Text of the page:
# 14.E: Homework Chapter 14 Answers

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Dilutions with Strong Acids and Strong Bases:

1. V1 = 350. mL of the strong acid will be needed to neutralize the strong base!

3. V1 = 48.0 mL of the strong acid will be needed to neutralize the strong base!

Neutralization Reactions:

5.

a.) NaOH(aq) + HI(aq) → H2O(l) + NaI(aq)

b.) KOH(aq) + HCl(aq) → H2O(l) + KCl(aq)

c.) RbOH(aq) + HBr(aq) → H2O(l) + RbBr(aq)

d.) Ba(OH)2(aq) + 2HClO4(aq) → 2H2O(l) + Ba(ClO4)2(aq)

7. For the following pairs, write their neutralization reaction.

a.) Ca(OH)2(aq) + 2HCl(aq) → 2H2O(l) + CaCl2(aq)

b.) 2NaOH(aq) + H2SO4(aq) → 2H2O(l) + Na2SO4(aq)

c.) Ba(OH)2(aq) + 2HNO3(aq) → 2H2O(l) + Ba(NO3)2(aq)

d.) CsOH(aq) + HBr(aq) → H2O(l) + CsBr(aq)

9.

a.) Ca(s) + 2HCl(aq) → H2(g) + CaCl2(aq)

b.) 2Li(s) + 2HCl(aq) → H2(g) + 2LiCl(aq)

c.) 2K(s) + 2HCl(aq) → H2(g) + 2KCl(aq)

d.) Ba(s) + 2HCl(aq) → H2(g) + BaCl2(aq)

Strong Acids and Bases vs. Weak Acids and Bases:

11. a.) WEAK   b.) STRONG   c.) WEAK   d.) STRONG

13.   a.) STRONG   b.) STRONG   c.) WEAK   c.) WEAK

15.

a.) [H3O+] = less than 12.0 M

b.) [H3O+] = 0.010 M

c.) [H3O+] = less than 1.50 M

d.) [H3O+] = 4.30 M

17.

a.) [OH-] = 1.00 M

b.) [OH-] = less than 4.50 M

c.) [OH-] = 1.50 M

d.) [OH-] = 2.30 M

19.

a.) [OH-] = 1.00 M

b.) [OH-] = 3.06 M

c.) [OH-] = 14.0 M

d.) [OH-] = less than 0.00000010 M

BrØnsted-Lowry/Arrhenius Acids and Bases:

21. The base (LiOH) acts as an Arrhenius base because OH- was produced.

23. The base (NH3) is acting as a BrØnsted-Lowry base because it accepted a proton. It started as NH3, and then became NH4+.

25.

a.) Acid,  H2SO4(aq) → H+(aq) + HSO4-(aq)

b.) Base, NaOH(aq) → Na+(aq) + OH-(aq)

c.) Acid, CH3COOH(aq) → H+(aq) + CH3COO-(aq)

d.) Base, Ca(OH)2(aq) → Ca2+(aq) + 2OH-(aq)

27.

a.) Acid, HCl(aq) → H+(aq) + Cl-(aq)

b.) Acid, HClO4(aq) → H+(aq) + ClO4-(aq)

c.) Acid, CH2O2(aq) → H+(aq) + CHO2-(aq)

d.) Base, KOH(aq) → K+(aq) + OH-(aq)

BrØnsted-Lowry Acids/Bases & Conjugate Acids/Bases: 29.

a.) HCN: B-Acid; H2O: B-Base

b.) NH3: B-Base; H2O: B-Acid

c.) F-: B-Bases; H2O: B-Acid

d.) H2CO3: B-Acid; H2O: B-Base

31.

a) HF: B-Acid; OH-: B-Base; F-: C-Base; H2O: C-Acid

b.) H3PO4: B-Acid; OH-: B-Base; H2PO4-: C-Base; H2O: C-Acid

c.) HCl: B-Acid; H2O: B-Base; H3O+: C-Acid; Cl-: C-Base

d.) CH3COOH: B-Acid; H2O: C-Base; H3O+: C-Acid; CH3COO-: C-Base

33.

a.) Yes, this is a conjugate acid-base pair

b.) No, this is not a conjugate acid-base pair

c.) Yes, this is a conjugate acid-base pair

d.) Yes, this is a conjugate acid-base pair

35. For the following pairs, state whether they are or not conjugate acid-base pairs.

a.) Yes, this is a conjugate acid-base pair

b.) No, this is not a conjugate acid-base pair

c.) Yes, this is a conjugate acid-base pair

d.) No, this is not a conjugate acid-base pair

37.  a.)    CNO-   b.)   F-   c.) HS-   d.) IO3-

39.   a.) HCO3-   b.) H3PO4   c.) HSO4-   d.) HClO4

41.    a.) H2C2O4   b.) HPO42-   c.) CH3COOH   d.) H2C2COOH

pH & pOH Calculations/Acidic vs. Basic Solutions:

43. a.) Basic   b.) Acidic   c.) Neutral   d.) Basic

45. a.) Basic   b.) Acidic   c.) Basic   d.) Acidic 47.

a.) 1.0 x10-6 M

b.) 4.0 x10-5 M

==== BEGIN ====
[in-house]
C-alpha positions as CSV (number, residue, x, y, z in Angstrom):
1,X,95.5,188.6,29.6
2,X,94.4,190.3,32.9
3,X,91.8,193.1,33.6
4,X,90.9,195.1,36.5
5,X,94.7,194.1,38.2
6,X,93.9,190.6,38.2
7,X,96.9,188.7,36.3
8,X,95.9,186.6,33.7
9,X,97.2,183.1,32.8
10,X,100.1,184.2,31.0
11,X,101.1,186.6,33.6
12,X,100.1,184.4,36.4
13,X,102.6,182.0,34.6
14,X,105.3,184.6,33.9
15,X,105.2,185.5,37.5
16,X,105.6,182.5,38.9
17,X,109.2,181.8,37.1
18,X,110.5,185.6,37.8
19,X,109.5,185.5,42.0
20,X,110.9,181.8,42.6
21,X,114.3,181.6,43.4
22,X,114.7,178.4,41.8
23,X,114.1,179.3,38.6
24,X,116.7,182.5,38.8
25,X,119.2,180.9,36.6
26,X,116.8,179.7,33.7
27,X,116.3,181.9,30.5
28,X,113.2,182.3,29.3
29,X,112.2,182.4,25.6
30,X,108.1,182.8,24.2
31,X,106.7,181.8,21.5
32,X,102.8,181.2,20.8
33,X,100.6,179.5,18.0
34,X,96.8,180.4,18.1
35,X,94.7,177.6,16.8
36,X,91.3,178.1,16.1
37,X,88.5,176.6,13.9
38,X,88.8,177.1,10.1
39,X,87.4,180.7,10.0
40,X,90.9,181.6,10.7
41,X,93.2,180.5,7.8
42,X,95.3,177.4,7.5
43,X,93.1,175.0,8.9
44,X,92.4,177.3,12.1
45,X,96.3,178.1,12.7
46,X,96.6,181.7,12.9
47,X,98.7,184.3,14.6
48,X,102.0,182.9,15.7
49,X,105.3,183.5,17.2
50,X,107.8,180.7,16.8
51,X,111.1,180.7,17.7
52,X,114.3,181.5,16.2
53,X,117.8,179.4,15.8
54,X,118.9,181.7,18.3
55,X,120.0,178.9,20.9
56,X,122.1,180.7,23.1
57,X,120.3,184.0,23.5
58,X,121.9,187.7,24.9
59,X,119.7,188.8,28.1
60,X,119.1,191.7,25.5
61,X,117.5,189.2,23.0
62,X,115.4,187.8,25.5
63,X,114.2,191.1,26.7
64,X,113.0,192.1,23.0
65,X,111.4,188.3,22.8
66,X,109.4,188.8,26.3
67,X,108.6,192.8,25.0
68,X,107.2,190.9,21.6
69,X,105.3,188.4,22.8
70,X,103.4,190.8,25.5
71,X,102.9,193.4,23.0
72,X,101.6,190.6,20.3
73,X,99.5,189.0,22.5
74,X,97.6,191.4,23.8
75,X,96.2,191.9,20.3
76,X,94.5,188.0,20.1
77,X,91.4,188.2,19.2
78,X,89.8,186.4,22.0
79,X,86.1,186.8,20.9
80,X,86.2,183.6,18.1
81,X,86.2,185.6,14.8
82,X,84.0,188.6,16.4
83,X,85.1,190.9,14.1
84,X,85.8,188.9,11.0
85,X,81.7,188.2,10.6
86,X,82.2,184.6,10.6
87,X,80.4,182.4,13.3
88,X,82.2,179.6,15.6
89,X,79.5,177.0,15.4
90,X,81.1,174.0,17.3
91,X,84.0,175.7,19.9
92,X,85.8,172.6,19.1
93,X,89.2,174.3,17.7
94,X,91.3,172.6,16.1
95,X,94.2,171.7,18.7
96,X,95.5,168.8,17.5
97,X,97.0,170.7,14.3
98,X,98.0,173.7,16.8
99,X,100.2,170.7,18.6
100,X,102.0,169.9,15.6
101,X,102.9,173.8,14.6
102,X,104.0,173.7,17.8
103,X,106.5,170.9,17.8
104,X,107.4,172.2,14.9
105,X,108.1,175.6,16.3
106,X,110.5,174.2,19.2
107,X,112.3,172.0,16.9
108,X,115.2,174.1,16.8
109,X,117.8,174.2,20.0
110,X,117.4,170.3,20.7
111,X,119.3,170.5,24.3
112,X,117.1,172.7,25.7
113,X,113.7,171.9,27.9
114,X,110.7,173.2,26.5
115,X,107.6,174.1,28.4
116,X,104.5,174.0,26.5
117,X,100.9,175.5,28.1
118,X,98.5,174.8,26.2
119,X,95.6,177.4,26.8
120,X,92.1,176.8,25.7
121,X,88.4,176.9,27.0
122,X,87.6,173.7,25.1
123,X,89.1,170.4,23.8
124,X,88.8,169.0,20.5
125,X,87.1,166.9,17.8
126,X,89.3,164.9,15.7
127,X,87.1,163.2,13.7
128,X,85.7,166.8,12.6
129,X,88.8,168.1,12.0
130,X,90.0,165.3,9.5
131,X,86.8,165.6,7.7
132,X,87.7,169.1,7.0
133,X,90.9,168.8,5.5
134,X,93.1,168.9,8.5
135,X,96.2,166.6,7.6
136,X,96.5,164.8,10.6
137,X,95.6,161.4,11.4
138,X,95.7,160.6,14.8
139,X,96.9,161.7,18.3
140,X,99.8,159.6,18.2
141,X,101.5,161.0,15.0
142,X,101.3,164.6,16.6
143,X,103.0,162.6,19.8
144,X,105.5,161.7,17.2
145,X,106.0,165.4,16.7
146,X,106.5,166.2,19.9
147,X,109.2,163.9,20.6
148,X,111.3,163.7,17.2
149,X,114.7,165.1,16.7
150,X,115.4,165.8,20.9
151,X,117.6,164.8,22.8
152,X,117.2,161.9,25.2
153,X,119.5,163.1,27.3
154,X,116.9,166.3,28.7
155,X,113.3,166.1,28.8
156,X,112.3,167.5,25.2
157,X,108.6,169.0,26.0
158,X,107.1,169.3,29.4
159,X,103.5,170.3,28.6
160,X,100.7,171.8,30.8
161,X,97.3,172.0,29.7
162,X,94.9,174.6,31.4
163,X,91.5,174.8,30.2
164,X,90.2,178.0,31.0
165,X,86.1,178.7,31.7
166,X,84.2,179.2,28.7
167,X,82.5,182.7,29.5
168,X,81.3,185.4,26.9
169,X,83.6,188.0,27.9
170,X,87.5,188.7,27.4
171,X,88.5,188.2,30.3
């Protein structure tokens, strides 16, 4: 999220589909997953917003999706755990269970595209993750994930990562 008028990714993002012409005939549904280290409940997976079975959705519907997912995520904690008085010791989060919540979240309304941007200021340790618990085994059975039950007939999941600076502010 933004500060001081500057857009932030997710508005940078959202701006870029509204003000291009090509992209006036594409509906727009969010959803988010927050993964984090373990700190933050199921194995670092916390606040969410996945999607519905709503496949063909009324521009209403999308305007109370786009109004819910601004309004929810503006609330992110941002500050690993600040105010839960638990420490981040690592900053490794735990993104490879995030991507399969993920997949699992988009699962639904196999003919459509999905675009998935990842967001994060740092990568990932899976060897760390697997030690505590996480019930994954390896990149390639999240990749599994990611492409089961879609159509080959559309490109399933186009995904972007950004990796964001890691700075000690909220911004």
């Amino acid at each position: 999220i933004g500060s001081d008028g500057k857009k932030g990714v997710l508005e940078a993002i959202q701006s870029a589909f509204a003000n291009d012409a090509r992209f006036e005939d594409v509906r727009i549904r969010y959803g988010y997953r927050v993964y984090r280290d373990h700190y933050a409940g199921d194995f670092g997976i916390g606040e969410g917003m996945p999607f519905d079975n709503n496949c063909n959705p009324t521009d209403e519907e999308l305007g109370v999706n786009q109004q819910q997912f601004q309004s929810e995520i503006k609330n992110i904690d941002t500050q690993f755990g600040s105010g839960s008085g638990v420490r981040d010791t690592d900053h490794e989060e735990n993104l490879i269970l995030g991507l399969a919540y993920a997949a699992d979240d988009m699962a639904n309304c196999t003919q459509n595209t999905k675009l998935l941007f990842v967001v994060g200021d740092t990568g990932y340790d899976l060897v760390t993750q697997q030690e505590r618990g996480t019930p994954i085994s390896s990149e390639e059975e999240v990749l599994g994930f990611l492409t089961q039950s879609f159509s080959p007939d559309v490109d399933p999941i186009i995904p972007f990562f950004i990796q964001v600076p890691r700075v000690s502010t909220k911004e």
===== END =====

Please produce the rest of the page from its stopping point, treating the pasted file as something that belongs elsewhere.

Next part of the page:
c.) 6.7 x10-3 M

d.) 1.0 x10-9 M 49. A pH of 7 is a neutral solution, which means that there is the same amount of acid and base in the solution.

51. 8   9   10   11   12   13   14

53. a.) Acidic    b.) Acidic    c.)  Neutral     d.) Basic 55. a.) 10.00    b.) 7.57    c.) 5.00   d.) 8.52 57. a.) 5.00    b.) 1.46   c.) 3.70   d.) 4.40 59. a.) 9.82    b.) 6.46    c.) 14.10    d.) 3.70 61. a.) 0.032 M    b.) 1.0 x10-4 M   c.) 3.2 x10-7 M   d.) 1.3 x10-4 M

63. From the following pH values, determine the hydronium concentration.

a.) 1.5 x10-6 M    b.) 6.2 x10-5 M   c.) 0.66 M   d.) 0.010 M 65. a.) 1.0 x10-11 M   b.) 4.8 x10-10 M   c.) 1.0 x10-8 M   d.) 1.0 x10-14 M 67.

a.)  pOH = -log (1.0 x10-8) = 8.00       pH = 14.00 – 8.00 = 6.00

b.) pOH = -log (2.5 x10-10) = 9.60      pH = 14.00 – 9.60 = 4.40

c.) pOH = -log (4.0 x10-9) = 8.40        pH = 14.00 – 8.40 = 5.60

d.) pOH = -log (3.8 x10-5) = 4.42         pH = 14.00 – 4.42 = 9.58

69. a.) pH = -log (0.0010) = 3.00

b.) pOH = -log (0.020) = 1.70    ;    pH = 14.00 – 1.70 = 12.30

c.) pH = -log (0.0030) = 2.52

d.) pH = -log (0.0040) = 2.40

71. a.) pH = -log (0.00321) = 2.49

b.) pOH = -log (0.0193) = 1.71    ;     pH = 14.00 – 1.71 = 12.29

c.) pH = -log (0.000483) = 3.32

d.) pOH = -log (0.148) = 0.83       ;     pH = 14.00 – 0.83 = 13.17

73. pH = 14.00 – 6.30 = 7.70 ; Basic

b.) pH = 14.00 – 3.98 = 10.02 ; Basic

c.)  pH = 14.00 – 12.74 = 1.26 ; Acidic

d.)  pH = 14.00 – 8.29 = 5.71 ; Acidic

75. d.) pH = 12.83

76. a.) pH = 1.89

77. c.) pOH = 1.54

Cumulative/Challenge Problems:

79. [NaOH] = 0.0300 M

The concentration of the strong base is greater than the concentration of the strong acid, which indicates that the solution may be basic.

81. pH = -log (1.0 x10-11) = 11.00

pOH = 14.00 – 11.00 = 3.00 ; The solution is basic.

83. According to the BrØnsted-Lowry definitions of acids and bases, acids are proton (hydrogen ion) donors while bases are proton acceptors. With this information, we know that all acids must have a hydrogen ion to give away, while all bases only have to be able to accept a hydrogen ion. They do not necessarily have to have a hydroxide ion to do this. If the base does have a hydroxide ion, then the hydrogen ion accepted will form water with the hydroxide ion present.

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